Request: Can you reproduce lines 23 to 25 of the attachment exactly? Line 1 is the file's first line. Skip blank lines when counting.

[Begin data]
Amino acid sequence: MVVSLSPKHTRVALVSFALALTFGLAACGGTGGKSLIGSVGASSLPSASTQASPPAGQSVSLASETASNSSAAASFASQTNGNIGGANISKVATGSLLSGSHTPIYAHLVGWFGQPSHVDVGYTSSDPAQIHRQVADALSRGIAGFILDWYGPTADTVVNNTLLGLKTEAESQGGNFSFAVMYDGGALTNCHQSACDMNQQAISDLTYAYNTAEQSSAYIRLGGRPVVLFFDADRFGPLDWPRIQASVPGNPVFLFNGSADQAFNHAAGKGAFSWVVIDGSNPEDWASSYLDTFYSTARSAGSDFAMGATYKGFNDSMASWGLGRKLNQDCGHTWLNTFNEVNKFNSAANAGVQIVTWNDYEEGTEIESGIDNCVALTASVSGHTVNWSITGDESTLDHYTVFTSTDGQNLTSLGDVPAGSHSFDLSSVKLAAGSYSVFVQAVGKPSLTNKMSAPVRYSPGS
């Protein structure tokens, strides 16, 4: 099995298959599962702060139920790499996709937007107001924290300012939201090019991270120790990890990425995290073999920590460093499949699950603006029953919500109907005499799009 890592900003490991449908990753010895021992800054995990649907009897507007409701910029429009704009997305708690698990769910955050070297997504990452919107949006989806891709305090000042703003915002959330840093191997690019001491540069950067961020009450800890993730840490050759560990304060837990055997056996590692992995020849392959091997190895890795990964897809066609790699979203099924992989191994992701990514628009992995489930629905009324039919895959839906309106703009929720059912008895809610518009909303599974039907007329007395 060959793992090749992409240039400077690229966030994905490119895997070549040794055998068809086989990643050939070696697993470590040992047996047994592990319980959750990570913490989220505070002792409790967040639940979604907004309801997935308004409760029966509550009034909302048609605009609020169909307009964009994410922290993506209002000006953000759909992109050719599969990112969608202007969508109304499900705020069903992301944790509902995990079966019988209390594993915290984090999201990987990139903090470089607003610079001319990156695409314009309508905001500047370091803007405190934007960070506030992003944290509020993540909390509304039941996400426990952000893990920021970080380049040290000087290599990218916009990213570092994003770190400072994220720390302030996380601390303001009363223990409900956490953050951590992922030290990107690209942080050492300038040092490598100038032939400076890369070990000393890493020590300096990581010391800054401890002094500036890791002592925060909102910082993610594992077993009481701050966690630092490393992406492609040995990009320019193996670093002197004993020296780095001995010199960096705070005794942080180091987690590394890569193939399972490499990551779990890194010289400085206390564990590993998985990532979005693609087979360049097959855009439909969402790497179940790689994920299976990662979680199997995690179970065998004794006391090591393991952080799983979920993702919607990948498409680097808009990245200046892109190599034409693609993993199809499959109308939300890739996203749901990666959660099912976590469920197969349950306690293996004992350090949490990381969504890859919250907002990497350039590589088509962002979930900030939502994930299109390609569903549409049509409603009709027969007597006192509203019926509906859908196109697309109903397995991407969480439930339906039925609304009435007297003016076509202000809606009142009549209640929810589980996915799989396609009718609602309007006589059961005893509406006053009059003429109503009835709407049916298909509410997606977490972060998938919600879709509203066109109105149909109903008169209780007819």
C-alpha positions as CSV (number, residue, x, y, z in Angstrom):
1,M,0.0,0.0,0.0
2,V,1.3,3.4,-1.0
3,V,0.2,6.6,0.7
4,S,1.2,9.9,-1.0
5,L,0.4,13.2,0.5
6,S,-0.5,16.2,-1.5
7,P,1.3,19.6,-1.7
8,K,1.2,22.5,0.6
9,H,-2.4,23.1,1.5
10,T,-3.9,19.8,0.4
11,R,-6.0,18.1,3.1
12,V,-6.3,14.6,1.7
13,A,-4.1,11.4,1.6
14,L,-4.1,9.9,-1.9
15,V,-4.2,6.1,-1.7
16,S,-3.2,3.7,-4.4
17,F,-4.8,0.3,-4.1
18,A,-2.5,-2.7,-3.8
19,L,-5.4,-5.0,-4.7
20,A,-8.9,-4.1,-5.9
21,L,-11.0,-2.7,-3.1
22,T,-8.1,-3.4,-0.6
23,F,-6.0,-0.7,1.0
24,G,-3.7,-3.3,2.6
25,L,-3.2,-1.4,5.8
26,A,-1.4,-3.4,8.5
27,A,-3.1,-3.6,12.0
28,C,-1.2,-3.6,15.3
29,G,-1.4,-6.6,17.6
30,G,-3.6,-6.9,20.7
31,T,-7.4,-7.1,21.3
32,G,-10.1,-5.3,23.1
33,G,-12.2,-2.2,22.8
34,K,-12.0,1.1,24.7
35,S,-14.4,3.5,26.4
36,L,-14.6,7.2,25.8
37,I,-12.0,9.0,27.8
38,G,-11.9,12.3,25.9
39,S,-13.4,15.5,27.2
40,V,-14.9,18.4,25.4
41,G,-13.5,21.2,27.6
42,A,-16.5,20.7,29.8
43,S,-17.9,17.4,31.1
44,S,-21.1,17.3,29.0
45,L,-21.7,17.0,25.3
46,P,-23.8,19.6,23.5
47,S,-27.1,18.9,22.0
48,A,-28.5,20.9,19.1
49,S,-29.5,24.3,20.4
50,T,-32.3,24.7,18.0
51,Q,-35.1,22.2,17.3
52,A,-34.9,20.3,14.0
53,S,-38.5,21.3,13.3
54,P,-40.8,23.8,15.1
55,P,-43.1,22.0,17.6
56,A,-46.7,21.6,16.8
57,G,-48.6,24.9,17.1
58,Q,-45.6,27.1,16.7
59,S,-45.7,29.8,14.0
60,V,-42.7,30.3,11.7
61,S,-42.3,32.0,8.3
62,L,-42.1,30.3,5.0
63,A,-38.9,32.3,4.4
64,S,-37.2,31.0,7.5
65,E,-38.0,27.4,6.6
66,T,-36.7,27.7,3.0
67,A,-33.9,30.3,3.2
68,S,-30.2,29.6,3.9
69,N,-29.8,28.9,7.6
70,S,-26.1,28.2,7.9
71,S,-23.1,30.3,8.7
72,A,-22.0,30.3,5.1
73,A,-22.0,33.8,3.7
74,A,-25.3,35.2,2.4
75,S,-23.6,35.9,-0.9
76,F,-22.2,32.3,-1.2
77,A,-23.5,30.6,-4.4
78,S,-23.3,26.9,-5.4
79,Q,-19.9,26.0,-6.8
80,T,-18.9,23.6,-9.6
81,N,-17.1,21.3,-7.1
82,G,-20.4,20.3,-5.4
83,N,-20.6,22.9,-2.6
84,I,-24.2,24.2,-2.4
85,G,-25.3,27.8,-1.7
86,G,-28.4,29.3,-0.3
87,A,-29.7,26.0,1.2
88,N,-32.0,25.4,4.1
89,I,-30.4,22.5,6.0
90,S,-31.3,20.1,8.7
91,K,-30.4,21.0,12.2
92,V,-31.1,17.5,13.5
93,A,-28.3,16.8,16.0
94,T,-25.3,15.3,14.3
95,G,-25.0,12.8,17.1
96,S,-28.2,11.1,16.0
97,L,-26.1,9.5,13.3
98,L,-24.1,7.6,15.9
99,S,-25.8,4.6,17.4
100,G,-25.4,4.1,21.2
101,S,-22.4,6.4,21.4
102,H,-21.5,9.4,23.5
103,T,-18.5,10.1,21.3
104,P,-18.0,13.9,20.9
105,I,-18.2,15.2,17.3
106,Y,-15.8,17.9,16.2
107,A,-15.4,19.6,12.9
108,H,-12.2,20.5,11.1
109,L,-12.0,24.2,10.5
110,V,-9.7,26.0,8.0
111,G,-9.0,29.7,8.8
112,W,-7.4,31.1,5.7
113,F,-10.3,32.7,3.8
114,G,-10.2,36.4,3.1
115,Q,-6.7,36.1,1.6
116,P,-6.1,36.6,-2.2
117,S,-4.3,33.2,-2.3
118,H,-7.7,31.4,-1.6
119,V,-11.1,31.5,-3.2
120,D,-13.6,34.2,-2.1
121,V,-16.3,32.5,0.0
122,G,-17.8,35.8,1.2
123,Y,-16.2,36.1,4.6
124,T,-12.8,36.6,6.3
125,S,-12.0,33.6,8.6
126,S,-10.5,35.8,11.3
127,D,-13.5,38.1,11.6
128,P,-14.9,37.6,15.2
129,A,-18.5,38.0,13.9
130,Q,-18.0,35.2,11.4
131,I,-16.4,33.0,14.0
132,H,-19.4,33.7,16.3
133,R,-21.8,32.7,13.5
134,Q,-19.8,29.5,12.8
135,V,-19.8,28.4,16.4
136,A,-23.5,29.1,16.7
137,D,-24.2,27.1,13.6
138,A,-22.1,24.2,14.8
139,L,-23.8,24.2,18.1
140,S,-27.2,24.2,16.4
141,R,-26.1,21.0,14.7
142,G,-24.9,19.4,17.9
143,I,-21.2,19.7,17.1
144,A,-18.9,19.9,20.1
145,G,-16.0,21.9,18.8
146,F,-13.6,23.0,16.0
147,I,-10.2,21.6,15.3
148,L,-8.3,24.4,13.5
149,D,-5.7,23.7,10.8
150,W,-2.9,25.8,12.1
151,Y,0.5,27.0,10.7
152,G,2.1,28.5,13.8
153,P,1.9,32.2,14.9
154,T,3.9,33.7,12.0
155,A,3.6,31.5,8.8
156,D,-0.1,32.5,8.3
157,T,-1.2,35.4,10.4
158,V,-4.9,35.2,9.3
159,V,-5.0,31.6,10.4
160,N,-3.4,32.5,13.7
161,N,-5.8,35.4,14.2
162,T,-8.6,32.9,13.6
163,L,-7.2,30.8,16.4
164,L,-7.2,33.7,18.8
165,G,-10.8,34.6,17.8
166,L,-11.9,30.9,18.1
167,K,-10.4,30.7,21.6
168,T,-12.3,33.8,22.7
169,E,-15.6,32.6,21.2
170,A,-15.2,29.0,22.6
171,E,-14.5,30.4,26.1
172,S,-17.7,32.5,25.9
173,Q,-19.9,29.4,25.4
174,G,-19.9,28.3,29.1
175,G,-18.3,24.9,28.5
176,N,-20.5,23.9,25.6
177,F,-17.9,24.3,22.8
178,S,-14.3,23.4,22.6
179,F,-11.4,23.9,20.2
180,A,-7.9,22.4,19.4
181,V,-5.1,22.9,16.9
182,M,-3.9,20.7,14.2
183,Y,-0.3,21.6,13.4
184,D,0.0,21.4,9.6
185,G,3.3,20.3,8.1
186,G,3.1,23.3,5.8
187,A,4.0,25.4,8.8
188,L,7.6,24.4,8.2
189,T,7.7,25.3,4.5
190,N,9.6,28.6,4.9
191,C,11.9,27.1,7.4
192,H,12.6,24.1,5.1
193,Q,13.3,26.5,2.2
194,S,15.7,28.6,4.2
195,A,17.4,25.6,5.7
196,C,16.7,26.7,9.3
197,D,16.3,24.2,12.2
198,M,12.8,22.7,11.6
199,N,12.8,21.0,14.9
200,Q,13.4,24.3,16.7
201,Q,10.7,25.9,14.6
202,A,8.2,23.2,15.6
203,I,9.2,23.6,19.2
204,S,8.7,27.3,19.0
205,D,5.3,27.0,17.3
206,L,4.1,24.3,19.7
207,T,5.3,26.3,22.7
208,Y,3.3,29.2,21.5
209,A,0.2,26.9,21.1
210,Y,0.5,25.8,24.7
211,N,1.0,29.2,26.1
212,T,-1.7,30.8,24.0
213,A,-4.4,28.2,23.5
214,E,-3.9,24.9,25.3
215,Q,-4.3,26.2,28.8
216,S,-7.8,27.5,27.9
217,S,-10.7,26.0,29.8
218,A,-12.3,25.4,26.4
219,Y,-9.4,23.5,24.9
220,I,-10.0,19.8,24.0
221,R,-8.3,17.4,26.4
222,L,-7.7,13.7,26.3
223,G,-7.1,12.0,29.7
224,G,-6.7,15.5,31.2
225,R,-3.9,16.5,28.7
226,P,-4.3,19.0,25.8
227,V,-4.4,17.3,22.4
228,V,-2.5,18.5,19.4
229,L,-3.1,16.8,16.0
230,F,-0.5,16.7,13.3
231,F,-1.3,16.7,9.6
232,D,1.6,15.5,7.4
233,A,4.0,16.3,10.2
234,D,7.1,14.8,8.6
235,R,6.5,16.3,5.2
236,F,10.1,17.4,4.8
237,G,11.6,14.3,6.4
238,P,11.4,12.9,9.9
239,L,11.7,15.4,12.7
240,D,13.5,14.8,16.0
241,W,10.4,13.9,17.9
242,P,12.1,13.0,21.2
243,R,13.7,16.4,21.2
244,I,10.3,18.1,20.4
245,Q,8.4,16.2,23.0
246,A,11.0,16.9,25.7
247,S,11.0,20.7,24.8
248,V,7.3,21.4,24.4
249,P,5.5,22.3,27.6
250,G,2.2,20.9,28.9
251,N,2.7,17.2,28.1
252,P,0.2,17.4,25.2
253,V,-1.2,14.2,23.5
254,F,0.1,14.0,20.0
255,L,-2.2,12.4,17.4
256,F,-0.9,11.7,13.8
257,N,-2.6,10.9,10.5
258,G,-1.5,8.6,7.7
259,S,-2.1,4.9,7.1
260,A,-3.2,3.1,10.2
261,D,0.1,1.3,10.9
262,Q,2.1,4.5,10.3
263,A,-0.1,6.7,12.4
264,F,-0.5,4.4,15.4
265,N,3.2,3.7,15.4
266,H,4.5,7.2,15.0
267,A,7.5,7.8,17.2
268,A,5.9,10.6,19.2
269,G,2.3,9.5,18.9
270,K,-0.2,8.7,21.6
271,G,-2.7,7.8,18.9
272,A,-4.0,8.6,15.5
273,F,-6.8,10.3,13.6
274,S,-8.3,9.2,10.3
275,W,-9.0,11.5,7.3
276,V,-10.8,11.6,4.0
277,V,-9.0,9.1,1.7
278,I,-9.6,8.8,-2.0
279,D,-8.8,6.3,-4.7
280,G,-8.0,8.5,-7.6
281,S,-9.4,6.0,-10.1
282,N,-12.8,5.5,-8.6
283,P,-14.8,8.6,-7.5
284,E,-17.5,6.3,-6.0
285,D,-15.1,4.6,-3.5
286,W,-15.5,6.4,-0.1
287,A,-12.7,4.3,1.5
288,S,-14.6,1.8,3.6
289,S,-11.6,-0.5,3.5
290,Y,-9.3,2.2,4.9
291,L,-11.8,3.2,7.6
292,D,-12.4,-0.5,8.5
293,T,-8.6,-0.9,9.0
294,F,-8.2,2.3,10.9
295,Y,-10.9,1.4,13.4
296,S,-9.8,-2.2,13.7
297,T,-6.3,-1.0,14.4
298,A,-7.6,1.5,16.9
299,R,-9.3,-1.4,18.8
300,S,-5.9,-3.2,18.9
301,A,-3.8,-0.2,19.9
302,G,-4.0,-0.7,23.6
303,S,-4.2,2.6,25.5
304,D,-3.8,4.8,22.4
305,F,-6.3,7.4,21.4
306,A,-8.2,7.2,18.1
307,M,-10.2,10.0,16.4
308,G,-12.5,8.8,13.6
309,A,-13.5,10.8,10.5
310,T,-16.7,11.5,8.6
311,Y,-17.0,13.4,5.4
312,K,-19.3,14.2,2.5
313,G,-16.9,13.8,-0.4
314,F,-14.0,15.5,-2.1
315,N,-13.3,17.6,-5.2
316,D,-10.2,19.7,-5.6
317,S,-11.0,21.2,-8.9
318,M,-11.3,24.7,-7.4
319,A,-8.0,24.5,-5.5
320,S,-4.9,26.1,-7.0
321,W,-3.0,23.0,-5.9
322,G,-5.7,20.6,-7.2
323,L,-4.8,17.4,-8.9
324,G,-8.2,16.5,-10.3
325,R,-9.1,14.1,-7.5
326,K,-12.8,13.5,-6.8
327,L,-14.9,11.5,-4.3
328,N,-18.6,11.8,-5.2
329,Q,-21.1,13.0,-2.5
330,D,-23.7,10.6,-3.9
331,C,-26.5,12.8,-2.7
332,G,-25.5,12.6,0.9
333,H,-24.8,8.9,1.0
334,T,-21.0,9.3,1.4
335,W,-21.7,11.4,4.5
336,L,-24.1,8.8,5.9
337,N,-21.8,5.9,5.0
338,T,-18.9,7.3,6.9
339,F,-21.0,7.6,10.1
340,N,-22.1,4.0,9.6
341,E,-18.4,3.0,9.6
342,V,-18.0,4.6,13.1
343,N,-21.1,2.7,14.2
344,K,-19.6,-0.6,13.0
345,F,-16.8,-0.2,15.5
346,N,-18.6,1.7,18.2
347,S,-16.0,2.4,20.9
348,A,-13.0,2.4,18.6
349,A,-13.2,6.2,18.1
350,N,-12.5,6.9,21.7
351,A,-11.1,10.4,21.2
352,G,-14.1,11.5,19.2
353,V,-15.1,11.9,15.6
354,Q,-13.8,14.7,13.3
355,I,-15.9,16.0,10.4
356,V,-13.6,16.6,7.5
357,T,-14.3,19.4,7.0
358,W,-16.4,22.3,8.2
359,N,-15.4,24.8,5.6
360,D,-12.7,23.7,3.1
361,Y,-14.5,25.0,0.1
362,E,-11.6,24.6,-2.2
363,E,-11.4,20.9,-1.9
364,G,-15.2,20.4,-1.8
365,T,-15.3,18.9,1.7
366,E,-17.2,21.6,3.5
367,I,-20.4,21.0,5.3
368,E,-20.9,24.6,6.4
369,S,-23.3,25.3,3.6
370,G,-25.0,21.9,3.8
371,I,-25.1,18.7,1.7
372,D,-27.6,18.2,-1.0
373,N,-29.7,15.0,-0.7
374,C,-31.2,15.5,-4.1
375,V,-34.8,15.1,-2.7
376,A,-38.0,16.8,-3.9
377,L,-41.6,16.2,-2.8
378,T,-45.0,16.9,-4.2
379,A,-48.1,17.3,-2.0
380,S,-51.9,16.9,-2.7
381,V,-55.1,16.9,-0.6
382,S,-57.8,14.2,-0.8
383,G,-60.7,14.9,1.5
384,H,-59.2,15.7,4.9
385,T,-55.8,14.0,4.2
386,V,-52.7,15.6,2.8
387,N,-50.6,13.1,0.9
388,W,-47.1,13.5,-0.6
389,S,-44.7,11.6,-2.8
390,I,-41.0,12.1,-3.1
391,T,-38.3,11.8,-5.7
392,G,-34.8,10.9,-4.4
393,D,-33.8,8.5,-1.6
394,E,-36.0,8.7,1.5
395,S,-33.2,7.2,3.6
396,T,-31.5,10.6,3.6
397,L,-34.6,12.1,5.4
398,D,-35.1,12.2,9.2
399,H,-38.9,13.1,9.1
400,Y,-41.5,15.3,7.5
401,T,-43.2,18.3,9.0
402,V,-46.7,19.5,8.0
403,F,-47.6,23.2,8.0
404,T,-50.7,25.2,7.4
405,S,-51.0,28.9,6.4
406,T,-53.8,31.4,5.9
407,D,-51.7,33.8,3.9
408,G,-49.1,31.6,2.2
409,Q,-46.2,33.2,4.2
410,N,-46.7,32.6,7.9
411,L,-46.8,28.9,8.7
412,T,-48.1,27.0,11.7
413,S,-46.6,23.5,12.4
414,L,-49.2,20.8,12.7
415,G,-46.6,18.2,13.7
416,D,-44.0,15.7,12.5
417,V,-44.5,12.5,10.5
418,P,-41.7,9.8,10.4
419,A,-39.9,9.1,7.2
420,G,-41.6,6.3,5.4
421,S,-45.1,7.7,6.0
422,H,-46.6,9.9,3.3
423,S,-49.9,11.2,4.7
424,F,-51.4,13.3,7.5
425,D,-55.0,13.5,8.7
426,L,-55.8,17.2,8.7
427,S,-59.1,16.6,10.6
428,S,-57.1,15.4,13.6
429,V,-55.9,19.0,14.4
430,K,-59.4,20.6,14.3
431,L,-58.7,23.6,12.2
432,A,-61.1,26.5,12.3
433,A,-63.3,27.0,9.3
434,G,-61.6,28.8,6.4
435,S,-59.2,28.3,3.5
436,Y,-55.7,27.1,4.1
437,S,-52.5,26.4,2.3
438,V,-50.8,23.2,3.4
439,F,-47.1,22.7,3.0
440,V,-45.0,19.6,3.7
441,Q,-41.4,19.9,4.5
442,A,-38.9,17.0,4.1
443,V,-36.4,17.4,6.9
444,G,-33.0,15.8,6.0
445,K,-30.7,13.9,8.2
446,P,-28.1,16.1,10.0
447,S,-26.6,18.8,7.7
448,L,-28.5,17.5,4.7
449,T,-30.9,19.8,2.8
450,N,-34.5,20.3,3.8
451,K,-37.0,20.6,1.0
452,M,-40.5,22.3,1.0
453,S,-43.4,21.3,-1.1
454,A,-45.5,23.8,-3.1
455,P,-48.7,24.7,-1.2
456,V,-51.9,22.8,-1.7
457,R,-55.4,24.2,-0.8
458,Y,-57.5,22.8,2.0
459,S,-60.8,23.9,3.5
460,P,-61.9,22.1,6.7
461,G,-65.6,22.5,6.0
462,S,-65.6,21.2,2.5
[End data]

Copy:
20,A,-8.9,-4.1,-5.9
21,L,-11.0,-2.7,-3.1
22,T,-8.1,-3.4,-0.6